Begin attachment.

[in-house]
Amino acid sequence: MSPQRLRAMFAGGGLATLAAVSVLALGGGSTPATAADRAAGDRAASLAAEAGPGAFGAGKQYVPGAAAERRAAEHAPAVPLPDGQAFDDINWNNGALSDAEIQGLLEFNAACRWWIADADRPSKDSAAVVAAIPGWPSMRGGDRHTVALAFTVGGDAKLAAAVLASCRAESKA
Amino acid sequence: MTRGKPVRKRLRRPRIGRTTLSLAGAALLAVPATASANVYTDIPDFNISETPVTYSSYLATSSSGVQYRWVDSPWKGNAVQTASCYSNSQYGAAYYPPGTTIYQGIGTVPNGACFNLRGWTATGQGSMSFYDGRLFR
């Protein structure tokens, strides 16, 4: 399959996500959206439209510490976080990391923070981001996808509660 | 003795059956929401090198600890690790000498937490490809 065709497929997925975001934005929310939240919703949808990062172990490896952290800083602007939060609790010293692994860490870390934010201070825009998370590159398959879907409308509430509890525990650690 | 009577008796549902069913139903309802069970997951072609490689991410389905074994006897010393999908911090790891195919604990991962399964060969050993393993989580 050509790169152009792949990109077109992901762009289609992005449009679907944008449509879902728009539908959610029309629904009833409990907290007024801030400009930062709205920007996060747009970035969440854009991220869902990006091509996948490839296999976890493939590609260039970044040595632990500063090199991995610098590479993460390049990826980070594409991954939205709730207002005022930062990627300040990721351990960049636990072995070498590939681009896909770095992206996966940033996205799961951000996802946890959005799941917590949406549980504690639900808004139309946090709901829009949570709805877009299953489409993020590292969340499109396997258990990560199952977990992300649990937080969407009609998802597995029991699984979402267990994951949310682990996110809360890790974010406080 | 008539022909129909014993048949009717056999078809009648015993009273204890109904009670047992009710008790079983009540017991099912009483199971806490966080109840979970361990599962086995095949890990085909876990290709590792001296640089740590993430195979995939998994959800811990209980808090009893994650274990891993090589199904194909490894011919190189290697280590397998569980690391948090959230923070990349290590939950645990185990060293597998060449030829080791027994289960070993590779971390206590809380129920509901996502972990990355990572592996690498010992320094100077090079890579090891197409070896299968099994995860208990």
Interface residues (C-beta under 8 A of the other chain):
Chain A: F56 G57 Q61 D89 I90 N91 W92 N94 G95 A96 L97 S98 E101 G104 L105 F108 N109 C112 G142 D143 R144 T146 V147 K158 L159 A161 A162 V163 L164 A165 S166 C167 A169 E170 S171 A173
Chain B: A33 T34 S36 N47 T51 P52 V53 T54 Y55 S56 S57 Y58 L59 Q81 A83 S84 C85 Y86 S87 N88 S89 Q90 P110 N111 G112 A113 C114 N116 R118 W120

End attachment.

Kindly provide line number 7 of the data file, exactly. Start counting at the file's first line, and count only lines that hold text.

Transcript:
Chain B: A33 T34 S36 N47 T51 P52 V53 T54 Y55 S56 S57 Y58 L59 Q81 A83 S84 C85 Y86 S87 N88 S89 Q90 P110 N111 G112 A113 C114 N116 R118 W120